Strategies for Overcoming Barriers to Adopting Biosimilars and Achieving Goals of the Biologics Price Competition and Innovation Act: A Survey of Managed Care and Specialty Pharmacy Professionals

Managed care and specialty pharmacy professionals have mostly favorable views regarding the safety and efficacy of biosimilars, according to the findings of a survey study published in Journal of Managed Care & Specialty Pharmacy. These results can be used to develop, implement, and enhance strategies to achieve the goals of the Biologics Price Competition and Innovation Act (BPCIA).

Established in 2009, the BPCIA provides an abbreviated US Food and Drug Administration (FDA) pathway for approving biosimilars that (through testing) have displayed interchangeability with their FDA-approved referenced biologic products. According to the authors, the goals of the BPCIA are to “stimulate price competition and thereby facilitate greater access to biologic therapies for patients with indicated conditions.”

To conduct this study, the Academy of Managed Care Pharmacy (AMCP) disseminated approximately 10,0000 online survey invitations via email to its database of members and customers. The first 300 responders comprised this study. The responders were queried on their biosimilar perceptions and given a list of 16 strategies for overcoming biosimilar adoption barriers and were then prompted to rate the likelihood of each strategy being effective in achieving the goals of BPCIA on a 5-point rating scale. Participants were also given six barriers to biosimilar adoption, and (also on a five-point rating scale) were asked to rate their perceived level of difficulty in overcoming each barrier. After using response frequencies to describe the ratings of both strategies and barriers, the researchers analyzed the responses to discern whether responses differed among participants partitioned by work organization.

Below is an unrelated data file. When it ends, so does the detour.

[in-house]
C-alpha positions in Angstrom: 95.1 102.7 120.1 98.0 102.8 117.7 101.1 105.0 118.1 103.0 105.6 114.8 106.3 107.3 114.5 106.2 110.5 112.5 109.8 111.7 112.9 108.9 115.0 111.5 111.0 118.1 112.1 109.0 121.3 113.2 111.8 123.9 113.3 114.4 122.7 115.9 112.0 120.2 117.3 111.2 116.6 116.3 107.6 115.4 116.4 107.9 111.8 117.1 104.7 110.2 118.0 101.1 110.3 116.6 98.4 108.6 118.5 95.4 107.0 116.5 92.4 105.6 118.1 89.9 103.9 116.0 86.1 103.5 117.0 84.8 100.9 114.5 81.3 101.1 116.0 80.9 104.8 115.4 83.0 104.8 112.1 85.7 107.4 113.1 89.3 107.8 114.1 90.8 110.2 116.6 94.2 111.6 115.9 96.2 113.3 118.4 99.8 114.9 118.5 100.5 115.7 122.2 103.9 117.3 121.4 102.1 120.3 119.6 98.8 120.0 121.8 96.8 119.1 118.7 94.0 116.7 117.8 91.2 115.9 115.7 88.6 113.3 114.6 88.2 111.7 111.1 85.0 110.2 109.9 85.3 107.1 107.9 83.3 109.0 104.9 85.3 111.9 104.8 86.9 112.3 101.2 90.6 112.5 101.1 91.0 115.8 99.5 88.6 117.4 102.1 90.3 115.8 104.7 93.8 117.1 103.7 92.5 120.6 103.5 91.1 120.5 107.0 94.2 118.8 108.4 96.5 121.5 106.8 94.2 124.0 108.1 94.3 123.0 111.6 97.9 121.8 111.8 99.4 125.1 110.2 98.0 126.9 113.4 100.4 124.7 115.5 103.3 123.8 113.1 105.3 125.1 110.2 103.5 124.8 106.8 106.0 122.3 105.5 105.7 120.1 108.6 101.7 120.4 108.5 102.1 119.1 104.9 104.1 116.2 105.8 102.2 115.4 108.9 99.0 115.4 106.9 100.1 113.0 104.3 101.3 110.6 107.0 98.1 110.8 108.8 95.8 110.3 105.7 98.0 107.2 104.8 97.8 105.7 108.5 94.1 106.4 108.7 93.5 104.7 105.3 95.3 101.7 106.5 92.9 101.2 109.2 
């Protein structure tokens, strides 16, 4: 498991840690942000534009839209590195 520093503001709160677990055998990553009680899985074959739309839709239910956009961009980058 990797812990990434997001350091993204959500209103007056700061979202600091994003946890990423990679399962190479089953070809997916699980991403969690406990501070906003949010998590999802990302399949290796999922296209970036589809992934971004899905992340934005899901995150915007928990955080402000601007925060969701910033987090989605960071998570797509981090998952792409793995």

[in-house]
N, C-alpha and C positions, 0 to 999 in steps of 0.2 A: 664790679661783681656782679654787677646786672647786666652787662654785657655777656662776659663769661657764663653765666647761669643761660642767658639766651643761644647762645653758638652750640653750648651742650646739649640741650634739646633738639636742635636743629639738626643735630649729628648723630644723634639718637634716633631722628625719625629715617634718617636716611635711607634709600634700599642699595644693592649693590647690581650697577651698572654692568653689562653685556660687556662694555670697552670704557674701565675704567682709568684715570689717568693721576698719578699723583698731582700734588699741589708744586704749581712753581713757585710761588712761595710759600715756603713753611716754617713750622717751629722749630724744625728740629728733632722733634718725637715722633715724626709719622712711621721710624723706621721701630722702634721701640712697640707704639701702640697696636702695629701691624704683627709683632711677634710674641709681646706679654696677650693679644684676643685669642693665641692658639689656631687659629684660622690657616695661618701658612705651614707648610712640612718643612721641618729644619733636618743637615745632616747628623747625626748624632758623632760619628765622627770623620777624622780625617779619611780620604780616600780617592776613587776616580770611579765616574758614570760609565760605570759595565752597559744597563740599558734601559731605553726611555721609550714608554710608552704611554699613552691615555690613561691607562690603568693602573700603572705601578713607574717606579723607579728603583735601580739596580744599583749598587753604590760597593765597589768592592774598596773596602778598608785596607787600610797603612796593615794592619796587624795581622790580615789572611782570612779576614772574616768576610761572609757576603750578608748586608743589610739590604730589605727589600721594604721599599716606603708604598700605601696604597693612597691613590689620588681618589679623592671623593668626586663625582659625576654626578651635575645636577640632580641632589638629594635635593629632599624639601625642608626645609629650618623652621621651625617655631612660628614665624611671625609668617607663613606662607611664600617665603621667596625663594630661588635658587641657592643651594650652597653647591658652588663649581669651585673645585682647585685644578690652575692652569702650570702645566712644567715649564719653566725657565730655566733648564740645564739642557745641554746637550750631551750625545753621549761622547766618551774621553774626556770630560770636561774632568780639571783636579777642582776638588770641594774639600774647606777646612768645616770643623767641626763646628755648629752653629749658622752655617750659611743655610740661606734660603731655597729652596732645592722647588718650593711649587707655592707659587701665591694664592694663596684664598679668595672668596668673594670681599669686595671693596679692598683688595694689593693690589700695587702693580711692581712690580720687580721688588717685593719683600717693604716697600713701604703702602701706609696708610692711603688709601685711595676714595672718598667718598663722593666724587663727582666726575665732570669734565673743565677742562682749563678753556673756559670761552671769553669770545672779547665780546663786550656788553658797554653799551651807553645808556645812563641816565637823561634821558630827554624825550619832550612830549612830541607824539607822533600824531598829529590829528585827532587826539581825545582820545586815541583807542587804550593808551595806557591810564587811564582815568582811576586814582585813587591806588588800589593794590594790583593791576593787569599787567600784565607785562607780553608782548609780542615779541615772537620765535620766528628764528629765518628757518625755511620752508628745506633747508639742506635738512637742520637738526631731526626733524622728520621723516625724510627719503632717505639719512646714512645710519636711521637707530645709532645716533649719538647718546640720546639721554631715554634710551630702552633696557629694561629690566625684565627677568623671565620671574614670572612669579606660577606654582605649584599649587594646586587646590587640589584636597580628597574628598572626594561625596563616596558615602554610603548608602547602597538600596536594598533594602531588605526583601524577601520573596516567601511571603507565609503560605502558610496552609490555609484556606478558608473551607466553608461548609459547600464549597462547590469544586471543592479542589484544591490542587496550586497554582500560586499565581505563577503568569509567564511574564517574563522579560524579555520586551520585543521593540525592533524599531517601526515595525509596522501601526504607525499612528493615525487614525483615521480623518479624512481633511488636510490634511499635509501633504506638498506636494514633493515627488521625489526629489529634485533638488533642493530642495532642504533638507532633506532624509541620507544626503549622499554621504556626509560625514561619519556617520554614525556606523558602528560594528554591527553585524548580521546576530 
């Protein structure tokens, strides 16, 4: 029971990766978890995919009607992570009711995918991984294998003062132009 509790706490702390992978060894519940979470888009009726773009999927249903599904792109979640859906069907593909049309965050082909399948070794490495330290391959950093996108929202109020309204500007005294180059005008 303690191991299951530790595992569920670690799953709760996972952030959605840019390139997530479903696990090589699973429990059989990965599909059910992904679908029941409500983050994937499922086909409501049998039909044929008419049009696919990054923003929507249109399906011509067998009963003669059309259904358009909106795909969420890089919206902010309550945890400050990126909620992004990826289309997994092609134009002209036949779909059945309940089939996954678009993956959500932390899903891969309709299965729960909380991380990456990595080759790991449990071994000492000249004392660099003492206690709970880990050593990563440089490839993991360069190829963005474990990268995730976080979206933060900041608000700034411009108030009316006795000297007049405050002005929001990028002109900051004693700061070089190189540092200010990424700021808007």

Results of the study indicated positive perceptions with respect to adopting biosimilars, with 84% of respondents agreeing or strongly agreeing that FDA-approved biosimilars are both safe and effective. Moreover, the results showed that the two highest rated strategies (91% and 90%, respectively) for propelling the goals of the BPCIA were: to enhance prescriber education about evidence that supports switching to biosimilars, and to increase FDA guidance on pharmacy-level protocols for substituting a referenced biologic with a biosimilar. Conversely, the lowest rated strategies (39% and 40%, respectively) were: for requiring patients who switch a biosimilar to undergo therapeutic drug monitoring and using quotas as an incentive for providers to prescribe biosimilars.

The authors noted several study limitations, including the relatively small sample size of only a few hundred respondents, as said that “potential biases related to their standard professional practices and goals may limit the implementation of the survey findings to achieve BPCIA goals, especially if multi-stakeholder approaches are not enacted.”

However, overall, they wrote that the findings “indicate respondents’ largely positive views on the viability of numerous and diverse strategies,” adding that the “first steps to applying the findings may involve discussions and deliberations about which strategies are best aligned with an organization’s goals and capabilities.”